3. Rose in Cali December 16, 2006 at 3:52 pm #

    Intesting info., as always! But my favorite is the presepe di calcio. It captures that very pregnant moment before Zidane commits the king of all headbutts!By the way, Shelley, I recommended your blog to my Italian professor (a die-hard Roman)–who will pass it along to her other students. 🙂

  4. Shirley December 16, 2006 at 5:06 pm #

    In Naples the figurines are big business, Domenico tells me that some sell for 1000’s euro uhmm….We don’t do the presepe, though I agree it always nice to do when you can get children involved.

  5. East of Oregon December 16, 2006 at 5:26 pm #

    love this post!

  6. Moon Martini December 16, 2006 at 5:59 pm #

    Every year my family had the tradition of decorating (or trimming) the tree and putting up the Nativity. The Nativity is so old and fragile now. There are pieces missing from years of children playing with the various pieces. However, as an adult, I’m still fascinated by it. It holds a lot of memories for me. I also remember my Mom putting on Christmas music as we decorated the tree. It was always the “The Little Drummer Boy”, “Rockin’ Around the Christmas Tree”, and various Elvis xmas songs.Of course, can’t forget the food. Baking Christmas cookies in shapes of snowmen and trees with sprinkles on top!Shelley, I had to laugh at the Italian soccer guys in the Nativity!!!Fantastic post as always.

  7. Expat Traveler December 17, 2006 at 12:09 am #

    oh wow – that looks like such a fun place to visit. So much culture!

  8. FinnyKnits December 17, 2006 at 3:18 am #

    Wow. That is serious business. I remember the Tour de Nativity Scenes we went on during my first visit to Rome over the holidays. Incredible! I had no idea this was carried over into homes in addition to all the scenes at the churches. Personally, I’d prefer a nativity scene any day over fugly Christmas lights draped over the front yard shrubs. Excellent post – I feel like I’m learning so much about Italy through your blog.However, that will not keep me from coming back to visit. No, true Rome has to be experienced with my mouth. And not in a lewd way.

  9. mad December 17, 2006 at 4:54 am #

    the presepio looks like its serious business in Italy….it would get costly after a while .

  10. tracie b December 17, 2006 at 10:00 pm #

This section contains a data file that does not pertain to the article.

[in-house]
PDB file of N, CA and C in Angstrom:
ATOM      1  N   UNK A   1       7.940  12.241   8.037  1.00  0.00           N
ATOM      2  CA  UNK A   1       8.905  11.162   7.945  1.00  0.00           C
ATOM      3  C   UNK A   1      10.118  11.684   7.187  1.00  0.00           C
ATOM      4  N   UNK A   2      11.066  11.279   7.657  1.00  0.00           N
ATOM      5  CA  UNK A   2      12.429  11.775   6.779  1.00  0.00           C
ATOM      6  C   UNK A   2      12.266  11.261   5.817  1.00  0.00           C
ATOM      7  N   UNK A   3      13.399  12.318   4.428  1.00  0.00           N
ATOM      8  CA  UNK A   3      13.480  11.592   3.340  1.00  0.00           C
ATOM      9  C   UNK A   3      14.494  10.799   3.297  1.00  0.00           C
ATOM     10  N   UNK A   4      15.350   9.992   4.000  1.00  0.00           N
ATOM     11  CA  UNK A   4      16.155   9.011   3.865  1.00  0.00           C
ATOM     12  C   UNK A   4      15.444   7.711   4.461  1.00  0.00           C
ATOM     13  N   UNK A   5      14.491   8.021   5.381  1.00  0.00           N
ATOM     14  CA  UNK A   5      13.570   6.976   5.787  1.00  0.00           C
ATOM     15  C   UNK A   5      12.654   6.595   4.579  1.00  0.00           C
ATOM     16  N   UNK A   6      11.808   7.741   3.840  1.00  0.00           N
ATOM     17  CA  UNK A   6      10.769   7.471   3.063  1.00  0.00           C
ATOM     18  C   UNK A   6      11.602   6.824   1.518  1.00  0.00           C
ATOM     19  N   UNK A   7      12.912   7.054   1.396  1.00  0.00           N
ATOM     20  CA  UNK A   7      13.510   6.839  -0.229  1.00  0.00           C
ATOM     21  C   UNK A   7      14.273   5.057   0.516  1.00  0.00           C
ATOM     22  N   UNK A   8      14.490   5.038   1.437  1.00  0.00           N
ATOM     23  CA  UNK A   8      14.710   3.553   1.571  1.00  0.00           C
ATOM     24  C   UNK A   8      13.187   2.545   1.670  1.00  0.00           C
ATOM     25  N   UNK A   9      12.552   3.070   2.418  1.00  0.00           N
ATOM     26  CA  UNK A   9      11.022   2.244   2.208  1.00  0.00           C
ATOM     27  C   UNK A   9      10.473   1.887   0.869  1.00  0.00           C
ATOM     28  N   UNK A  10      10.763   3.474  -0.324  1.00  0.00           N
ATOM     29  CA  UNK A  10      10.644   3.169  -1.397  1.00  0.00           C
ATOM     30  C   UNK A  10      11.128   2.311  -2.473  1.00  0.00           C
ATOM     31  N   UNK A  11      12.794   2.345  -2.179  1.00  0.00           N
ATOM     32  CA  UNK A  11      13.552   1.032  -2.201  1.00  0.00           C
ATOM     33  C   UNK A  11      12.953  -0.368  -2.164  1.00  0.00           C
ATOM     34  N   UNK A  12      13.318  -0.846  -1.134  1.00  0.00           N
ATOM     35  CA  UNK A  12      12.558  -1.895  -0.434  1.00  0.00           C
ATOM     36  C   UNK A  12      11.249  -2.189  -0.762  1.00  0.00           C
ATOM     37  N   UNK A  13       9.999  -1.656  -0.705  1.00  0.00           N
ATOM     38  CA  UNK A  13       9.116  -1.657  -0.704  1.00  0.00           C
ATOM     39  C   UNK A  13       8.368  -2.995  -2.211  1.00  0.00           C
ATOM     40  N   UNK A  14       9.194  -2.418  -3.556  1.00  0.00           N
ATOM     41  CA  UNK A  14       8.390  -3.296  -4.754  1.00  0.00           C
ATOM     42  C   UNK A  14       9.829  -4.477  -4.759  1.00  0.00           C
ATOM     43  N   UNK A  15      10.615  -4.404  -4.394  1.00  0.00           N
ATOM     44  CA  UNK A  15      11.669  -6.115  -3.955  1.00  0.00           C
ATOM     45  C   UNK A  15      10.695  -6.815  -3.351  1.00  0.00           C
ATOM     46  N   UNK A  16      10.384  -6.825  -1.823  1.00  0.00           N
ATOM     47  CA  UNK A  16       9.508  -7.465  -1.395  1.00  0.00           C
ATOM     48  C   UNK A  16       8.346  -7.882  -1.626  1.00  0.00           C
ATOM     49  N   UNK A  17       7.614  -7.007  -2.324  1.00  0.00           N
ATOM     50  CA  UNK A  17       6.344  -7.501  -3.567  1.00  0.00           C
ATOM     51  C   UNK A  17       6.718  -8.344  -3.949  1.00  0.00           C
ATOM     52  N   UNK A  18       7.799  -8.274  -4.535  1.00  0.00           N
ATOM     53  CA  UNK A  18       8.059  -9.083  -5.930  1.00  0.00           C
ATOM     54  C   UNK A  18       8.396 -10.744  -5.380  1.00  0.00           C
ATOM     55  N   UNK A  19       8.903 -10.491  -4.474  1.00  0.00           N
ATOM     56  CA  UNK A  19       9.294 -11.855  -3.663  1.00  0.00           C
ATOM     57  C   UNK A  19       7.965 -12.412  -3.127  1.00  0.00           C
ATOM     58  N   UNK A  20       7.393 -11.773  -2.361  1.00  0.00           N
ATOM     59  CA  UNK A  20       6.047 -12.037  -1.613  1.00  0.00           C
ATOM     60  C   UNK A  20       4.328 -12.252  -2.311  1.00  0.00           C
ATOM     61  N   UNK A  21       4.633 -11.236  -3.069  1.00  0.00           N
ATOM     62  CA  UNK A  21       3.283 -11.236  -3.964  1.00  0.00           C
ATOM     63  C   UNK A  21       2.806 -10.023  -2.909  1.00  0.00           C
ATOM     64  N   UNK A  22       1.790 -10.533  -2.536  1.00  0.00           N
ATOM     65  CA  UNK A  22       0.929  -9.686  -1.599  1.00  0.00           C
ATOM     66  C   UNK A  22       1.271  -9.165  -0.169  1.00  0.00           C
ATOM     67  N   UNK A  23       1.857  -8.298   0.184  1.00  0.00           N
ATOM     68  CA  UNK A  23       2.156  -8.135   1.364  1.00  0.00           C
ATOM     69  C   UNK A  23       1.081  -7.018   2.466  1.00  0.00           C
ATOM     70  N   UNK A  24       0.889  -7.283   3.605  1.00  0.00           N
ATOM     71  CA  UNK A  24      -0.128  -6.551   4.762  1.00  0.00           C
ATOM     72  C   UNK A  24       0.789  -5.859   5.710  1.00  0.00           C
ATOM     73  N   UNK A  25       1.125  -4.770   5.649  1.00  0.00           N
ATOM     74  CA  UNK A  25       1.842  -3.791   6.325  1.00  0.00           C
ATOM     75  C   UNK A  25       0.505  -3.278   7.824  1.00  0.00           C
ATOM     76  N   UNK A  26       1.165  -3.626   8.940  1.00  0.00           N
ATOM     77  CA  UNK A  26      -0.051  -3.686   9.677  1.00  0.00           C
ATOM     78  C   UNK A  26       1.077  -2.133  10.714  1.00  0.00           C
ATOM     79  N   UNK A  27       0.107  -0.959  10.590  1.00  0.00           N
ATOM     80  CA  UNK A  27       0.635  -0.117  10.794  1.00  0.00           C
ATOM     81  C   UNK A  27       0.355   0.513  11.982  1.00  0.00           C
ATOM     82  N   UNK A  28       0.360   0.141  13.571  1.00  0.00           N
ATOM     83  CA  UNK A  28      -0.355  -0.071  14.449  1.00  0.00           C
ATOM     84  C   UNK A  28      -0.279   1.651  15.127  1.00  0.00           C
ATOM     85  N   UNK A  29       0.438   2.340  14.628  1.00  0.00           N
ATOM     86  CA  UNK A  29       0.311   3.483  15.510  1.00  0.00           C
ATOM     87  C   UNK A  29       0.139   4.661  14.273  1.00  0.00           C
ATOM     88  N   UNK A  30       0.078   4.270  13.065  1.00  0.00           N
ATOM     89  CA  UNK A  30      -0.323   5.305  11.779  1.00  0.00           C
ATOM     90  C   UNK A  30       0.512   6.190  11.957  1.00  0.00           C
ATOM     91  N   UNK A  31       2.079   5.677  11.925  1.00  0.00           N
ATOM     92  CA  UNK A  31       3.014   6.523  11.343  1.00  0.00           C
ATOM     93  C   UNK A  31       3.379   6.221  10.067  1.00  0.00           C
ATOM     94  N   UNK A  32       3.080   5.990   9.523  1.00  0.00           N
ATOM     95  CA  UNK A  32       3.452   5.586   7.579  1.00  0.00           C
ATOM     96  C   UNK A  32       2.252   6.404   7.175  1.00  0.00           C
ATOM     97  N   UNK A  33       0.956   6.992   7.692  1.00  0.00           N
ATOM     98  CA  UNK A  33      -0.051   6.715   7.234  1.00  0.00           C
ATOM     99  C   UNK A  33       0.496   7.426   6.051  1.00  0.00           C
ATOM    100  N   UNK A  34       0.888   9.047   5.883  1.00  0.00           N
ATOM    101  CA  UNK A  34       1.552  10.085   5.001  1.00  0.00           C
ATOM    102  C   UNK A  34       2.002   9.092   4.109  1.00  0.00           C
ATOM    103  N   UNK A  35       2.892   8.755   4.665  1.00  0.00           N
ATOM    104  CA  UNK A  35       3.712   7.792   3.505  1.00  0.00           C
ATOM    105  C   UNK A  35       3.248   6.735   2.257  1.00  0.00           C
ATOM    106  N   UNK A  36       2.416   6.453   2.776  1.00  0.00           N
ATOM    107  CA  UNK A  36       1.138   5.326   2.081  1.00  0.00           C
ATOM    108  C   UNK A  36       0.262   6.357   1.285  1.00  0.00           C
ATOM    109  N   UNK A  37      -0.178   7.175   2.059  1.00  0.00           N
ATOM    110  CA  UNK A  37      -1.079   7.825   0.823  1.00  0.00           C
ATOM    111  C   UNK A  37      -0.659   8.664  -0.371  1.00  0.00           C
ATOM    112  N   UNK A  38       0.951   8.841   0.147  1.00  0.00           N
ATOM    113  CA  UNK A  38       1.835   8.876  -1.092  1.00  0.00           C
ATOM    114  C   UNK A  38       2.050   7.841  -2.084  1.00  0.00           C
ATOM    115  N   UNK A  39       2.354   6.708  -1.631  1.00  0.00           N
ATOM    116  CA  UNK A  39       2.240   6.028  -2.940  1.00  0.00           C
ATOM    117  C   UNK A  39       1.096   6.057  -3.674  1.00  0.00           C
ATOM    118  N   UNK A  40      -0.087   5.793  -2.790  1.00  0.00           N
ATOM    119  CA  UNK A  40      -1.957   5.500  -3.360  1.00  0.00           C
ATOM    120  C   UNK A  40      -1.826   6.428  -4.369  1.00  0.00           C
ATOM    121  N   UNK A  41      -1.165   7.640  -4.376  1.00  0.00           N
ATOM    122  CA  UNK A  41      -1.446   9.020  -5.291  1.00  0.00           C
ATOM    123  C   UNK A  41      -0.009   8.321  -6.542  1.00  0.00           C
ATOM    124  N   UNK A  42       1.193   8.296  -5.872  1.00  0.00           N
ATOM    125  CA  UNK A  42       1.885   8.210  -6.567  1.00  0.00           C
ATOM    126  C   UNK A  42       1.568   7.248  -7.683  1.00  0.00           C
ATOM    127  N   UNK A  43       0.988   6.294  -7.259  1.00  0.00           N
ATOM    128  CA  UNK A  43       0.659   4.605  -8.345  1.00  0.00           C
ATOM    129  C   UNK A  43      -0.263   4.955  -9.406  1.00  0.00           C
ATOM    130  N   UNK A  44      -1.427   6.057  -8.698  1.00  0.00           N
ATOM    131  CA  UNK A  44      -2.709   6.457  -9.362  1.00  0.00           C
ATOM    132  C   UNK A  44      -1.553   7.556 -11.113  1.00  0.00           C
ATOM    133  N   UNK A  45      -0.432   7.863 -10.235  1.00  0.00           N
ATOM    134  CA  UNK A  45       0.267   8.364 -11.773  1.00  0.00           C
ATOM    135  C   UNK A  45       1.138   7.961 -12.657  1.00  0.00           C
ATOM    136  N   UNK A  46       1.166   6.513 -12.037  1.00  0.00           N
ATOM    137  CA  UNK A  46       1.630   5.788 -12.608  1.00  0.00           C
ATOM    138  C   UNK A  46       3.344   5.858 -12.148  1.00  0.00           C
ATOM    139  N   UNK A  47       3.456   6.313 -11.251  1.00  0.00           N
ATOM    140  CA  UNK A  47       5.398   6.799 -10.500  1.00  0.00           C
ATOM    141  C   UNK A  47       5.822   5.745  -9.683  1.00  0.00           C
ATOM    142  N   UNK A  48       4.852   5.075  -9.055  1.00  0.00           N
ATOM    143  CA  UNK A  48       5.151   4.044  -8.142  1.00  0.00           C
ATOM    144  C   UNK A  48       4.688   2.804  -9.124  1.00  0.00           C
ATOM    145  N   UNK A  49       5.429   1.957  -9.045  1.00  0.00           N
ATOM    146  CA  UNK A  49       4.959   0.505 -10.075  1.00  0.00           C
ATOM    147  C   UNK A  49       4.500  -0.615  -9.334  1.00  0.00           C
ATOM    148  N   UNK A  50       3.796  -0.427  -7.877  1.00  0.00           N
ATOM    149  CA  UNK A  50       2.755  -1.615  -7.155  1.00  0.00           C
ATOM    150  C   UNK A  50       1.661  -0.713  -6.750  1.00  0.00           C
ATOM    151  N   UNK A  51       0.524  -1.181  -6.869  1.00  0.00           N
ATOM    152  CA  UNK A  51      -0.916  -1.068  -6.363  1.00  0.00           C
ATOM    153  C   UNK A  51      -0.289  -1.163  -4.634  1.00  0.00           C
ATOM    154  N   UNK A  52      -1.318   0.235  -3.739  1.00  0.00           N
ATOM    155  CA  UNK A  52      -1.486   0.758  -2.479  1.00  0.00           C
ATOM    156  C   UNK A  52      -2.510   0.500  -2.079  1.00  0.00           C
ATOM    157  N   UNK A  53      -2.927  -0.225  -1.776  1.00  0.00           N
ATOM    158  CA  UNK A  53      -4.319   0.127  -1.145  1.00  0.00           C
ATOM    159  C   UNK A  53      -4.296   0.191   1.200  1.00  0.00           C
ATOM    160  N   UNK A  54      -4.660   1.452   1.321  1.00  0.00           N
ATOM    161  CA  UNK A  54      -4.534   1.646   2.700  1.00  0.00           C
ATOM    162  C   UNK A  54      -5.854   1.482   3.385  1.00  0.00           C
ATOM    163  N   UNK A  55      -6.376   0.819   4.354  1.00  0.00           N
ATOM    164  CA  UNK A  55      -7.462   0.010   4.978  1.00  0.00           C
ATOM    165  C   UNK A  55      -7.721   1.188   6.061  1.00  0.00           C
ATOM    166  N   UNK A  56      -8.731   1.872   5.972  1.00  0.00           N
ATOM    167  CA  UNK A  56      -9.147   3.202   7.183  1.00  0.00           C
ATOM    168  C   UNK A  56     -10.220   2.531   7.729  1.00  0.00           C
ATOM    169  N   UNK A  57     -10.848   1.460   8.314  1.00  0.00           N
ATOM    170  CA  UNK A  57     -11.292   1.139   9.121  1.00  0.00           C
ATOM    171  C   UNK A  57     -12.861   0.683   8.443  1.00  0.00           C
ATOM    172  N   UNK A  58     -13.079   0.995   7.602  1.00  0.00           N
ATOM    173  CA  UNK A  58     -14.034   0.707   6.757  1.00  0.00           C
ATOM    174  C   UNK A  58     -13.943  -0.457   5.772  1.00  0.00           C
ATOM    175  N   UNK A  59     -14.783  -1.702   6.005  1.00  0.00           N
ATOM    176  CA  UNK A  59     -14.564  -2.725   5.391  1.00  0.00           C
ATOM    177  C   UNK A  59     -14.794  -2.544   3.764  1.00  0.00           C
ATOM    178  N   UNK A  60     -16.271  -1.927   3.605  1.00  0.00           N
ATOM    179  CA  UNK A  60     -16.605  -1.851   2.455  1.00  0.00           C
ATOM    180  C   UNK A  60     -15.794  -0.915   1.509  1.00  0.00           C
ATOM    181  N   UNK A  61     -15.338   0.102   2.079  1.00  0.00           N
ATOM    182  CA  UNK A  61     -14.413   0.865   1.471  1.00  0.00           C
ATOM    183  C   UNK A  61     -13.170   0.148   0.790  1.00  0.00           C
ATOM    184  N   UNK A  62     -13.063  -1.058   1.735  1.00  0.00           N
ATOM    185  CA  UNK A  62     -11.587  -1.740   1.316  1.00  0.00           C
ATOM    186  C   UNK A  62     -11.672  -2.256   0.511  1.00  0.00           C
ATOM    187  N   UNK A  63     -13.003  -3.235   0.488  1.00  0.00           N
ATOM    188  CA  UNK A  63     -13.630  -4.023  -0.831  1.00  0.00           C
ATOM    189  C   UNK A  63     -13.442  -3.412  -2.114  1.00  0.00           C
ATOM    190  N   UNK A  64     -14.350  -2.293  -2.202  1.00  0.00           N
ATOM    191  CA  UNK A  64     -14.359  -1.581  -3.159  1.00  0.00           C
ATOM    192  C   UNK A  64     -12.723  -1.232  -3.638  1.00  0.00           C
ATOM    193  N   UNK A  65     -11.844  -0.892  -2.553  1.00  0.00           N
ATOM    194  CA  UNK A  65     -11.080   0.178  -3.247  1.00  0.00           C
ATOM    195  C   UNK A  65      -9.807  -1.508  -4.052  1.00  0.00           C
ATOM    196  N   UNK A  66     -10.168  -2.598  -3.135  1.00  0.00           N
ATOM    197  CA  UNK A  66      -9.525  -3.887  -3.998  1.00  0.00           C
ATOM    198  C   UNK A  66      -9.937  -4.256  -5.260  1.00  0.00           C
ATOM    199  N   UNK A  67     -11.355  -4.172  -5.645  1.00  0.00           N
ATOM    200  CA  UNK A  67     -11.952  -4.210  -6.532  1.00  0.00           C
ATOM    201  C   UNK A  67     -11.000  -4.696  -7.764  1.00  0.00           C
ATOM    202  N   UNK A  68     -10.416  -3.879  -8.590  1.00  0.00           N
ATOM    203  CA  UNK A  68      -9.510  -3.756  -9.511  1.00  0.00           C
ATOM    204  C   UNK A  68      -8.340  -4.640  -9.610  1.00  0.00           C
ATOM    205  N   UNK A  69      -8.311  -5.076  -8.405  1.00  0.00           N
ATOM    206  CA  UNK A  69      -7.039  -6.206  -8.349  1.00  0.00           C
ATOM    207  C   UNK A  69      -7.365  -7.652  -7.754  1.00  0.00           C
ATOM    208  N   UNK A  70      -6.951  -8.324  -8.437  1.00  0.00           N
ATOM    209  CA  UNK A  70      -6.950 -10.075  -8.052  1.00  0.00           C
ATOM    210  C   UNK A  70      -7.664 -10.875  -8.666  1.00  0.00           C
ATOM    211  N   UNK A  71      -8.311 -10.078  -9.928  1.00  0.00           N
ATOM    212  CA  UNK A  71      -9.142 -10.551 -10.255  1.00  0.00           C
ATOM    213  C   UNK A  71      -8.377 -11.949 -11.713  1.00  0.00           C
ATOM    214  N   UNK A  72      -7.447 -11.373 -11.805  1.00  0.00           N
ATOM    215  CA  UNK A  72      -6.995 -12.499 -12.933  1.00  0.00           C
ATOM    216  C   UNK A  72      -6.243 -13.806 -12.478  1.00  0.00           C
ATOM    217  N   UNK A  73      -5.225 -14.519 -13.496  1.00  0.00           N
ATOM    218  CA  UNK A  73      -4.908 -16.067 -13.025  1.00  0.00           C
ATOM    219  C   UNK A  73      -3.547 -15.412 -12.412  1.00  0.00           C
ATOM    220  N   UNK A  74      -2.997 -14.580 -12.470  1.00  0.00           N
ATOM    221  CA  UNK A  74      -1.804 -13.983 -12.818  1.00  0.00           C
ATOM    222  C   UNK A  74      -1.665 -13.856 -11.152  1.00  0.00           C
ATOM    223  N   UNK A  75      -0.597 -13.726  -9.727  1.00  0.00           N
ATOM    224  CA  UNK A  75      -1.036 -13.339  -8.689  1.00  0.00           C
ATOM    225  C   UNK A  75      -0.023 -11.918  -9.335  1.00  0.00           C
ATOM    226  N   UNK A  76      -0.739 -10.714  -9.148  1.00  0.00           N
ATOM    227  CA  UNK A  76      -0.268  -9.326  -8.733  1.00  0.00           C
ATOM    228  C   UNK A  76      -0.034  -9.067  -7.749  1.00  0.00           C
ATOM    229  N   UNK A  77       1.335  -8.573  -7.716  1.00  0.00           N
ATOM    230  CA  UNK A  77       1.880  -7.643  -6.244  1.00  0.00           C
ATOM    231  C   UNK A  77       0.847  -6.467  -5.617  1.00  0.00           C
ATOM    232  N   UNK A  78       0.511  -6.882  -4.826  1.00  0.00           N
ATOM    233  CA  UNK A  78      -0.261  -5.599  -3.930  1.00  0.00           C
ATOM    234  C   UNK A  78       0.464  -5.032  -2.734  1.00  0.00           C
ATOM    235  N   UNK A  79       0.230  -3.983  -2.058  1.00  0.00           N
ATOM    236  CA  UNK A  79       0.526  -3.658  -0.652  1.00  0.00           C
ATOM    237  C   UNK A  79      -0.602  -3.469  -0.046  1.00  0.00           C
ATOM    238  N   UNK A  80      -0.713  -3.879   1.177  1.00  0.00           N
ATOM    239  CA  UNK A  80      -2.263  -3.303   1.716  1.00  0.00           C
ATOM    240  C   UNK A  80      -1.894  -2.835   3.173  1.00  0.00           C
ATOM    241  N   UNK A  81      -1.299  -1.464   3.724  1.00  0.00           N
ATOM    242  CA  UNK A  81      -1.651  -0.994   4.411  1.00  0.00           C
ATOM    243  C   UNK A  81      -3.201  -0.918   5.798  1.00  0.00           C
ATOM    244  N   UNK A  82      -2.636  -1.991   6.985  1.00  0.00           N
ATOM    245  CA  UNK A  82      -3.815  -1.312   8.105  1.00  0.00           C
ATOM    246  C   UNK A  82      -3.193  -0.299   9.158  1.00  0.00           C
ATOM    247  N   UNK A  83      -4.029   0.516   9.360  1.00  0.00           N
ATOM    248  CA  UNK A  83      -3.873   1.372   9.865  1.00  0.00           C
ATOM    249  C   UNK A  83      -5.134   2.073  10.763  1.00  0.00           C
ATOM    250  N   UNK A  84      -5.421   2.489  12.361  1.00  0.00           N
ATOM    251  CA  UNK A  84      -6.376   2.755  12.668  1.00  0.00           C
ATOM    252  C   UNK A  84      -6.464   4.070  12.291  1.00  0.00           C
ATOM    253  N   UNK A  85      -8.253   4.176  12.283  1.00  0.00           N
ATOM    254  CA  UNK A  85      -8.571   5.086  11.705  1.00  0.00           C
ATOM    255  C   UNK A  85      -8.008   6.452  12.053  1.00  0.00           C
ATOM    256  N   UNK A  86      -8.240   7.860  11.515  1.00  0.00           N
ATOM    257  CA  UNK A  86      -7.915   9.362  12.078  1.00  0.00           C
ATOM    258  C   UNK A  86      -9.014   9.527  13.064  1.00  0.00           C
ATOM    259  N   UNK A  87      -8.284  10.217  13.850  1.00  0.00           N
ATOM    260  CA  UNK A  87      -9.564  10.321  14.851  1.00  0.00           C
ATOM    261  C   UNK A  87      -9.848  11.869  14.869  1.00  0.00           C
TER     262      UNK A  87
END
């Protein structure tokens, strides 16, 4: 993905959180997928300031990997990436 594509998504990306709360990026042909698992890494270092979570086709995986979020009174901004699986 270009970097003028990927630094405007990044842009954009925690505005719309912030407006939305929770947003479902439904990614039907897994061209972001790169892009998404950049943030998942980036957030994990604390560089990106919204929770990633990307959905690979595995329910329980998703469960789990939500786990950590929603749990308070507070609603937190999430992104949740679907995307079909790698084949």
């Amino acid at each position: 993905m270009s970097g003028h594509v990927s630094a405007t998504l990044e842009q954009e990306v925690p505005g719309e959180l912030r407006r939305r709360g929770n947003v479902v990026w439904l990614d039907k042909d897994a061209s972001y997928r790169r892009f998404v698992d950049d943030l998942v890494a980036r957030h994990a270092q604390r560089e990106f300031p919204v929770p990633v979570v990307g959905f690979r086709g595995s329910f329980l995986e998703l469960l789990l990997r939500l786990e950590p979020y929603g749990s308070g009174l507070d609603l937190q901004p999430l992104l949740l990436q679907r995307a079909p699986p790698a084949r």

i saw the head-butting presepe! we were carried off in a human current before i could get a picture though…

  11. avery December 17, 2006 at 11:28 pm #

    Whoa, Naples is serious Presepe business. You really captured the essence of the presepio in those pictures. The mother of a friend of ours is a presepio snob and always goes to Naples to buy the best of the best. It’s beautiful, and everyone enjoys the tradition (even if her children are now in their 30s)!

  12. Anonymous December 19, 2006 at 3:55 am #

    Howdy-Our tradition is to decorate the house with tacky lights. My excuse as to ‘why’ can be seen at like it.Cool blog Shelley!JeffGilbert, AZ

  13. Anonymous December 19, 2006 at 3:55 am #

    Howdy-Our tradition is to decorate the house with tacky lights. My excuse as to ‘why’ can be seen at like it.Cool blog Shelley!JeffGilbert, AZ

  14. chris & erin December 20, 2006 at 7:14 pm #

    This is great! What a fun tradition. I’m looking forward to our first Christmas in Italy next year 🙂

  15. Mrs. Kitten December 21, 2006 at 5:48 pm #

    Hello, Shelley! I recently found your blog and this post was so neat to me because my husband grew up in St. Albans, West Virginia. Additionally, we will be visiting Rome in February 2007 and I have really enjoyed reading your posts to get an idea of what’s it will be like. Thanks for sharing your experiences!

  16. John December 24, 2006 at 4:11 am #

    Really interesting blog and great photos. I hope to visit Rome someday.

  17. Banshee December 31, 2006 at 8:14 pm #

    At the local Lebanese restaurant, they have a big elaborate Nativity scene with waterwheels, streams, etc. It is underneath the restaurant’s Christmas tree. (And it looks to me as if the Christmas tree is actually jacked up about 3 feet above the floor, to provide the necessary Nativity clearance.)